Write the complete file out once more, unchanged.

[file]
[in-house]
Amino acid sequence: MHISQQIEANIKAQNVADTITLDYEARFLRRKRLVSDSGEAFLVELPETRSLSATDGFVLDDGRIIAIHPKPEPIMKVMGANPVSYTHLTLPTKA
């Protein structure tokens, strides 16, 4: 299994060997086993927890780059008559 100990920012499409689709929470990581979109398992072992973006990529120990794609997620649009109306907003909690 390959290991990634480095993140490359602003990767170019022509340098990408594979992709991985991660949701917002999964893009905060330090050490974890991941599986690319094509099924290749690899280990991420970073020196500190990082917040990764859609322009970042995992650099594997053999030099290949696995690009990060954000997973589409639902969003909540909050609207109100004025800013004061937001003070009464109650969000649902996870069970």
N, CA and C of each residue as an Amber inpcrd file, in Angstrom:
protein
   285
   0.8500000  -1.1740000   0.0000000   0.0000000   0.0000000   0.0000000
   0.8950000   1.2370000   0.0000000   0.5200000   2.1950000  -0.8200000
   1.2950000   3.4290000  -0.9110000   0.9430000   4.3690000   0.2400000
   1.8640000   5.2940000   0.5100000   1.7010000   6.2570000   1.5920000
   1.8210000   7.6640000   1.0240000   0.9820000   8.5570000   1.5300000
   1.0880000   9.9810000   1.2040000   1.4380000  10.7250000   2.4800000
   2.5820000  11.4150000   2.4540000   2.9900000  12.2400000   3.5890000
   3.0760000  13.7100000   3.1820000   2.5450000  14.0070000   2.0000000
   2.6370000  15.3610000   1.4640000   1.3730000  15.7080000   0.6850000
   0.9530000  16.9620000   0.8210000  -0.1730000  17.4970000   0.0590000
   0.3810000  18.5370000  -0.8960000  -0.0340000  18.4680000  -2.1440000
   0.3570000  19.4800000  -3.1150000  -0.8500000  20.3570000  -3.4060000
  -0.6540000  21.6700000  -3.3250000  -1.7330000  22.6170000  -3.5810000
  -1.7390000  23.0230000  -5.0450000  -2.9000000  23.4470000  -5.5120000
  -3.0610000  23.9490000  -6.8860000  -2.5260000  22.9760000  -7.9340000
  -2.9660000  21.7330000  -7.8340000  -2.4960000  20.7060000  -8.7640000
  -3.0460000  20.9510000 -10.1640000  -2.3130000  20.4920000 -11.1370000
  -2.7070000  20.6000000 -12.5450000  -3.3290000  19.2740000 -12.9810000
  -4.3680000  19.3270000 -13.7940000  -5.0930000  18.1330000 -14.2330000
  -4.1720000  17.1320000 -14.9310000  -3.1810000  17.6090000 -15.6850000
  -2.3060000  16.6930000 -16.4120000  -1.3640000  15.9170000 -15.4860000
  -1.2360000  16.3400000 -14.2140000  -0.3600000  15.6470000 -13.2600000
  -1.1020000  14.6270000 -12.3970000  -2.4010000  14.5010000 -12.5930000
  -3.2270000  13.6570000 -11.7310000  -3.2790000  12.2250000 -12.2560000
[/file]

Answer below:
[in-house]
Amino acid sequence: MHISQQIEANIKAQNVADTITLDYEARFLRRKRLVSDSGEAFLVELPETRSLSATDGFVLDDGRIIAIHPKPEPIMKVMGANPVSYTHLTLPTKA
């Protein structure tokens, strides 16, 4: 299994060997086993927890780059008559 100990920012499409689709929470990581979109398992072992973006990529120990794609997620649009109306907003909690 390959290991990634480095993140490359602003990767170019022509340098990408594979992709991985991660949701917002999964893009905060330090050490974890991941599986690319094509099924290749690899280990991420970073020196500190990082917040990764859609322009970042995992650099594997053999030099290949696995690009990060954000997973589409639902969003909540909050609207109100004025800013004061937001003070009464109650969000649902996870069970």
N, CA and C of each residue as an Amber inpcrd file, in Angstrom:
protein
   285
   0.8500000  -1.1740000   0.0000000   0.0000000   0.0000000   0.0000000
   0.8950000   1.2370000   0.0000000   0.5200000   2.1950000  -0.8200000
   1.2950000   3.4290000  -0.9110000   0.9430000   4.3690000   0.2400000
   1.8640000   5.2940000   0.5100000   1.7010000   6.2570000   1.5920000
   1.8210000   7.6640000   1.0240000   0.9820000   8.5570000   1.5300000
   1.0880000   9.9810000   1.2040000   1.4380000  10.7250000   2.4800000
   2.5820000  11.4150000   2.4540000   2.9900000  12.2400000   3.5890000
   3.0760000  13.7100000   3.1820000   2.5450000  14.0070000   2.0000000
   2.6370000  15.3610000   1.4640000   1.3730000  15.7080000   0.6850000
   0.9530000  16.9620000   0.8210000  -0.1730000  17.4970000   0.0590000
   0.3810000  18.5370000  -0.8960000  -0.0340000  18.4680000  -2.1440000
   0.3570000  19.4800000  -3.1150000  -0.8500000  20.3570000  -3.4060000
  -0.6540000  21.6700000  -3.3250000  -1.7330000  22.6170000  -3.5810000
  -1.7390000  23.0230000  -5.0450000  -2.9000000  23.4470000  -5.5120000
  -3.0610000  23.9490000  -6.8860000  -2.5260000  22.9760000  -7.9340000
  -2.9660000  21.7330000  -7.8340000  -2.4960000  20.7060000  -8.7640000
  -3.0460000  20.9510000 -10.1640000  -2.3130000  20.4920000 -11.1370000
  -2.7070000  20.6000000 -12.5450000  -3.3290000  19.2740000 -12.9810000
  -4.3680000  19.3270000 -13.7940000  -5.0930000  18.1330000 -14.2330000
  -4.1720000  17.1320000 -14.9310000  -3.1810000  17.6090000 -15.6850000
  -2.3060000  16.6930000 -16.4120000  -1.3640000  15.9170000 -15.4860000
  -1.2360000  16.3400000 -14.2140000  -0.3600000  15.6470000 -13.2600000
  -1.1020000  14.6270000 -12.3970000  -2.4010000  14.5010000 -12.5930000
  -3.2270000  13.6570000 -11.7310000  -3.2790000  12.2250000 -12.2560000